After more than a month of communications silence from the Deep Impact spacecraft, NASA on Friday formally declared an end to its nine-year, comet-exploring mission.
The spacecraft made considerable impact in 2005 when it smashed a comet with a projectile to give scientists a peek at the interior. Though it completed its original mission in just six months, Deep Impact went on to rendezvous with two more comets and served as a spaceborne planetary observatory.
"Deep Impact has been a fantastic, long-lasting spacecraft that has produced far more data than we had planned," Mike A'Hearn, the mission's principal investigator at the University of Maryland in College Park, said in a statement. "It has revolutionized our understanding of comets and their activity."
Timothy Larson, the project manager for Deep Impact at Pasadena's Jet Propulsion Laboratory, told KPCC that the mission was a "great example of how NASA gets the most they can out of all of their spacecraft that they send up." He also acknowledged that the decision came as a disappointment for many who worked on the project over the years.
"Some of the folks we've had working with the project have been on it off and on since it launched back in 2005, so people have developed a strong attachment to the spacecraft and what it can do, so everybody's a little sad to see it go," Larson said.
Last month, engineers lost contact with Deep Impact and unsuccessfully tried to regain communications. The cause of the failure was unknown, but NASA suspects the spacecraft lost control, causing its antenna and solar panels to be pointed in the wrong direction.
During the mission, Deep Impact beamed back 500,000 images including of comet Ison, which could shine as bright as the moon when it makes a close approach in November.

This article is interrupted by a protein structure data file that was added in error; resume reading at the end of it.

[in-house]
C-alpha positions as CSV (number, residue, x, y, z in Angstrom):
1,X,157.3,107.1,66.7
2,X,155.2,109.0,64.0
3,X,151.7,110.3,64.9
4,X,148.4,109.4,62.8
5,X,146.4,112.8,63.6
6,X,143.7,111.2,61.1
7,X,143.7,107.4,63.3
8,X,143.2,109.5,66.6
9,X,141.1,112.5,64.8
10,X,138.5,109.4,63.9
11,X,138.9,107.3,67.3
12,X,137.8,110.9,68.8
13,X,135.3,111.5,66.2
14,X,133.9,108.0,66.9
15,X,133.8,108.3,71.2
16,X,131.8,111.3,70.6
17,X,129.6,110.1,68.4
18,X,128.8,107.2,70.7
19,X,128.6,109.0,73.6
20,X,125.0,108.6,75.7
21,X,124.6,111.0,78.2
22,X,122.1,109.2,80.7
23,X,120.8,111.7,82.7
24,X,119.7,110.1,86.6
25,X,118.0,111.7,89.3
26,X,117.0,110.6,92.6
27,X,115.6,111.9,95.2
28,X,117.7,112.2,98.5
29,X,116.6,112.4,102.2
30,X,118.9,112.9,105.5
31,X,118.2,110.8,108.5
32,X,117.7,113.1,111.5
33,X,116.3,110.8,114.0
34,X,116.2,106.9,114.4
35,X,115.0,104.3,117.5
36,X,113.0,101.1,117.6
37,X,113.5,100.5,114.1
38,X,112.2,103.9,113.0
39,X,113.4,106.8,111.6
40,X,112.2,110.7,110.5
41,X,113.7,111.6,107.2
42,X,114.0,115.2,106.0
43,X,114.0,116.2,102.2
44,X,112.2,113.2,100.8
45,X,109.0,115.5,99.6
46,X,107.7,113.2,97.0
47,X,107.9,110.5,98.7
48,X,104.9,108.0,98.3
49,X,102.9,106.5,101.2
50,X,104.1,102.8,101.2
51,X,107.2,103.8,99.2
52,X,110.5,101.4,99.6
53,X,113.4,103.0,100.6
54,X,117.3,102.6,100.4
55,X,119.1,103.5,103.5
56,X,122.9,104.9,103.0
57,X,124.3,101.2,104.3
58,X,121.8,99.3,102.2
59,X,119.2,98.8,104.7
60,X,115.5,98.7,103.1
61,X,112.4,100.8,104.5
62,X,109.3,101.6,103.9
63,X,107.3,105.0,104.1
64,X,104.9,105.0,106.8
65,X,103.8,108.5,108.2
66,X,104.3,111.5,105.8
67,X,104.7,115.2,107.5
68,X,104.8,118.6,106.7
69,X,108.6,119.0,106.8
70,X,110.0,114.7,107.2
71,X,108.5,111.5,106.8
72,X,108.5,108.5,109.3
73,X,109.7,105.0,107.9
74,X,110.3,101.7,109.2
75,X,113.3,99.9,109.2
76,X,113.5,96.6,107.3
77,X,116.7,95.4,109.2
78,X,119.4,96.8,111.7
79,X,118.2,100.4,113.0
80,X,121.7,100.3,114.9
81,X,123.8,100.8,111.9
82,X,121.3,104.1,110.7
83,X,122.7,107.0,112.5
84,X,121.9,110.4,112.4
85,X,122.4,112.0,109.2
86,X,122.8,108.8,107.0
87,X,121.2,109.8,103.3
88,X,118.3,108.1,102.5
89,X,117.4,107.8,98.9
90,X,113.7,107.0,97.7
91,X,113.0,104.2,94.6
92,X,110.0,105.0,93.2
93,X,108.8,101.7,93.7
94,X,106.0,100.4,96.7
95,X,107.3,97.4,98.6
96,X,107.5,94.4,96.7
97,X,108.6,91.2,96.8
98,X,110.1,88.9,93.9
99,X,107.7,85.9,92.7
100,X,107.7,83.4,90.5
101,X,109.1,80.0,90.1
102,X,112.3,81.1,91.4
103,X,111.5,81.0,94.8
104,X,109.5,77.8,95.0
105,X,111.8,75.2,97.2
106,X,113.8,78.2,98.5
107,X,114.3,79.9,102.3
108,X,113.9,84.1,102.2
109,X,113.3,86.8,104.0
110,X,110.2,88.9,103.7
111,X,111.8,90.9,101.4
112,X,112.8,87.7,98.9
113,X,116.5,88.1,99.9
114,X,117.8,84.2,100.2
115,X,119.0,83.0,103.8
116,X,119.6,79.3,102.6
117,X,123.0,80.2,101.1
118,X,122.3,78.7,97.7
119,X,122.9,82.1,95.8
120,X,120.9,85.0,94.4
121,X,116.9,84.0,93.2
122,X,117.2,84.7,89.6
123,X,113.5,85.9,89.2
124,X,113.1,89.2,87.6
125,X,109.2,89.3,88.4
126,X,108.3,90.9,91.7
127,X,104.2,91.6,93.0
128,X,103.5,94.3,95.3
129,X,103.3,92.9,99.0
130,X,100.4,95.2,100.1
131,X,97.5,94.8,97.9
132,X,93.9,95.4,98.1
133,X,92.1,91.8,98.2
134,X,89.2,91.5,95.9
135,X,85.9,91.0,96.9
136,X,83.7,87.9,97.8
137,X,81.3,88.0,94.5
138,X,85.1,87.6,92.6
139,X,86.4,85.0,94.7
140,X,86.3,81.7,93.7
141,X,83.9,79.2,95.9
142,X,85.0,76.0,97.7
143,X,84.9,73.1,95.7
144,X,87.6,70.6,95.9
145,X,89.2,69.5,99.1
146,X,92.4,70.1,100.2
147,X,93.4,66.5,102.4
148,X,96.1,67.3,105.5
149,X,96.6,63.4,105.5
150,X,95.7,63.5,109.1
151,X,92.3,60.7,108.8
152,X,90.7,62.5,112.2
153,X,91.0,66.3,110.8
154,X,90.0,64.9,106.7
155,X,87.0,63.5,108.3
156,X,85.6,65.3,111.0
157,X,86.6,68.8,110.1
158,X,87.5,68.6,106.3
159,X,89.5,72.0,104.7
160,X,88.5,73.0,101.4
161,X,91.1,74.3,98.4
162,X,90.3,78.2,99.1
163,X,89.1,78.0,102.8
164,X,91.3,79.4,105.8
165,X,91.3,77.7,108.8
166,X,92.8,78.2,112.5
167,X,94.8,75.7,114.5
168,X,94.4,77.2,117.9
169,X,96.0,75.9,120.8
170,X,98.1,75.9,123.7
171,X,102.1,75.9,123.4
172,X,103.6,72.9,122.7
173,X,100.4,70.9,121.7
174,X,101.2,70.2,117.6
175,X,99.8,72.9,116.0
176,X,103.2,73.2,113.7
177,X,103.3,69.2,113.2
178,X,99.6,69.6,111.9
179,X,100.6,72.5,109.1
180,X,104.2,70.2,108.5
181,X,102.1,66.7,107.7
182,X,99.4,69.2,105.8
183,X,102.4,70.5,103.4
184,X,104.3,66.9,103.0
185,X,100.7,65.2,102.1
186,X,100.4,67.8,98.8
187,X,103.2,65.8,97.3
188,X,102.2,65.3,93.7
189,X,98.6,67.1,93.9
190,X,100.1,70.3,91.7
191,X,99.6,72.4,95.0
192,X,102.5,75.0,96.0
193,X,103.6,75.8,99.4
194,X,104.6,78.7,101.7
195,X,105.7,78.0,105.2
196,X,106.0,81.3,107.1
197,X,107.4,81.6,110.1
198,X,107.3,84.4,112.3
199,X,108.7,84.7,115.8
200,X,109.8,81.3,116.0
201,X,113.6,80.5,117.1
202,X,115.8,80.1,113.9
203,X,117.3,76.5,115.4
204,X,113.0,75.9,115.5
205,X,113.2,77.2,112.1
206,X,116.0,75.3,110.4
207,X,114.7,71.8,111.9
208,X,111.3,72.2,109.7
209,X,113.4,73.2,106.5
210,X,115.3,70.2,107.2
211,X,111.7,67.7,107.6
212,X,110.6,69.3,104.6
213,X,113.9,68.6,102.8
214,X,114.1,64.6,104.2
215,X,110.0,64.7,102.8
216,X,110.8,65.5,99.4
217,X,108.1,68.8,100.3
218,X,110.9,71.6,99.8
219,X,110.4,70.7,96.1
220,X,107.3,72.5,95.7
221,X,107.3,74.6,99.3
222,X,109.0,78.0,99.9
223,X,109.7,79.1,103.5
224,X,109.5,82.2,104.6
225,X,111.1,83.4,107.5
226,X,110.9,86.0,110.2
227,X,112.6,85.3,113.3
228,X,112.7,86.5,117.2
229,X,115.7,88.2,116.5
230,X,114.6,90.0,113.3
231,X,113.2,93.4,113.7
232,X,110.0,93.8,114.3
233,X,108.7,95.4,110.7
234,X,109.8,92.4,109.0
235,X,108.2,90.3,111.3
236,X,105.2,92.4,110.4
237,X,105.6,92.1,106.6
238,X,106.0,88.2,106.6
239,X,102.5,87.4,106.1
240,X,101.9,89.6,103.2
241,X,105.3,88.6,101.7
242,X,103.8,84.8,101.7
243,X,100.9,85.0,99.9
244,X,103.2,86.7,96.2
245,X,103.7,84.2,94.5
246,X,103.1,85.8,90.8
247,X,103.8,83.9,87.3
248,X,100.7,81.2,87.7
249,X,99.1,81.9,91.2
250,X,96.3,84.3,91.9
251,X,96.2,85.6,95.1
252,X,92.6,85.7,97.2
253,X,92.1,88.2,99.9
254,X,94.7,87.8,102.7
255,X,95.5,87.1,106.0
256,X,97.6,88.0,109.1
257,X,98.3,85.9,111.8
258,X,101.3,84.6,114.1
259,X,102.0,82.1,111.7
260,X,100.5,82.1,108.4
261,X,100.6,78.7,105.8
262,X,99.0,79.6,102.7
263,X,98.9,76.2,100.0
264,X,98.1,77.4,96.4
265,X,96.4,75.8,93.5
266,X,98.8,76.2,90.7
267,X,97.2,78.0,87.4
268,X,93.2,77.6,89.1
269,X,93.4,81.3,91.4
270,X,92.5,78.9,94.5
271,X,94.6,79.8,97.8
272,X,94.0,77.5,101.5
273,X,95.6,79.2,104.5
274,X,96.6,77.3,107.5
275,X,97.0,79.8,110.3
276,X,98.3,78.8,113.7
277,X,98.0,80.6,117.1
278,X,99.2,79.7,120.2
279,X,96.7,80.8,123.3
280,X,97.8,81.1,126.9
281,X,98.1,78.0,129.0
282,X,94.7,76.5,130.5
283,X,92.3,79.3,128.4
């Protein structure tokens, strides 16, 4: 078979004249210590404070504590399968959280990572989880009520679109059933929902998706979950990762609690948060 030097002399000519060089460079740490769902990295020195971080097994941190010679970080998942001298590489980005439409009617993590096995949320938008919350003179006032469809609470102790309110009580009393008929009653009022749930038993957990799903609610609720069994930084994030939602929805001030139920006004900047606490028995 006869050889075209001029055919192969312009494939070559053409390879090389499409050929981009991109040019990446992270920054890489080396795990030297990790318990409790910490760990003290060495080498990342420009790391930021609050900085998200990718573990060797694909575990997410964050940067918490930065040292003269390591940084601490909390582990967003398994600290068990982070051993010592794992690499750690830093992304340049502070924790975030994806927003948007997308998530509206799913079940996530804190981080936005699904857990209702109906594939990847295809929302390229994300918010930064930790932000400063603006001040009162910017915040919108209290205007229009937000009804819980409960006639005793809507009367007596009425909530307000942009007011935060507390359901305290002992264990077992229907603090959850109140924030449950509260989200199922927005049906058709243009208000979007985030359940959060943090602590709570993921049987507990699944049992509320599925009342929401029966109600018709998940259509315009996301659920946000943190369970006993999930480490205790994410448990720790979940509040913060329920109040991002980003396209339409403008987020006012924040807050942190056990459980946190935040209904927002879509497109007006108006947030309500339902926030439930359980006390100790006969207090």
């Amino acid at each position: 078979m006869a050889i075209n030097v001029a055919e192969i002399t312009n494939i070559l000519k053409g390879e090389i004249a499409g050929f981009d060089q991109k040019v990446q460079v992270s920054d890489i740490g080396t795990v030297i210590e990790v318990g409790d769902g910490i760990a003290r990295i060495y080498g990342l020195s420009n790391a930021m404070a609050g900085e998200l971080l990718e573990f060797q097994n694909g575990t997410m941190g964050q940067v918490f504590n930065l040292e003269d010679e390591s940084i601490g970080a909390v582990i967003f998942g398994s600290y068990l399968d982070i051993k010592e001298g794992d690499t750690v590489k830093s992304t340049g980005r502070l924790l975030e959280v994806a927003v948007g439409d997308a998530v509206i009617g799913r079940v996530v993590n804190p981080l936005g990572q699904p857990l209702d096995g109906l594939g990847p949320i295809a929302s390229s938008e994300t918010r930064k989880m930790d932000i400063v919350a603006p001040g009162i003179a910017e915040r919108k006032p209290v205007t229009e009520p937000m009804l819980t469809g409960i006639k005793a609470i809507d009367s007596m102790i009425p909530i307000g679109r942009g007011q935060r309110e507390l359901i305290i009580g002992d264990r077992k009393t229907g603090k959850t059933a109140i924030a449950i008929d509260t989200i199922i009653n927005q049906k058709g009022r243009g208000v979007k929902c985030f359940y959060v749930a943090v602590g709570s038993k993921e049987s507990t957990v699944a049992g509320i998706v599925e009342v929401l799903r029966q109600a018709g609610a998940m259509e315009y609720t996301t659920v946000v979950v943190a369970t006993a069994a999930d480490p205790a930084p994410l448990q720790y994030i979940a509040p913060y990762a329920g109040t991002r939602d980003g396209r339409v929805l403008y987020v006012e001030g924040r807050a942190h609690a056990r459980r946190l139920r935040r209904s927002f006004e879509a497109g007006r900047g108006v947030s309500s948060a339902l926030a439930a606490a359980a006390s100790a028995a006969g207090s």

This series of images of comet C/2012 S1 (ISON) was taken by the Medium-Resolution Imager of NASA's Deep Impact spacecraft over a 36-hour period on Jan. 17 and 18, 2013. At the time, the spacecraft was 493 million miles (793 million kilometers) from the comet. | Credit: NASA Jet Propulsion Laboratory
The spacecraft also helped scientists gain a better understanding of where comets come from and the stuff they're made of.
"One big finding out of the original impact of comet Tempel 1 is how porous and loosely packed the comet nucleus is. ... It's been likened to the consistency of a pretty dry, fluffy snowbank," Larson said.
Watch an animation of Deep Impact's original mission to study Tempel 1:
This animation chronicles the travels of NASA's Deep Impact spacecraft, from its launch in January of 2005 to its dramatic impact 172 days later with comet Tempel 1. The times were updated on July 2, 2005, and differ from those referred to in the animation. | NASA/JPL-Caltech via ItsARandomChannel on YouTube
Another development: measurements of the amount of carbon dioxide and water on the comets lead some scientists to believe some comets may have formed much closer to the center of the solar system rather than far on the outer reaches, Larson said.
Since there's no way for ground controllers to talk to Deep Impact, the spacecraft will continue on its path around the sun until it runs out of fuel.
And for anyone wondering, the spacecraft's name did not come from the eponymous 1998 film about a comet on a deadly collision course with Earth — it's just a coincidence, Larson said.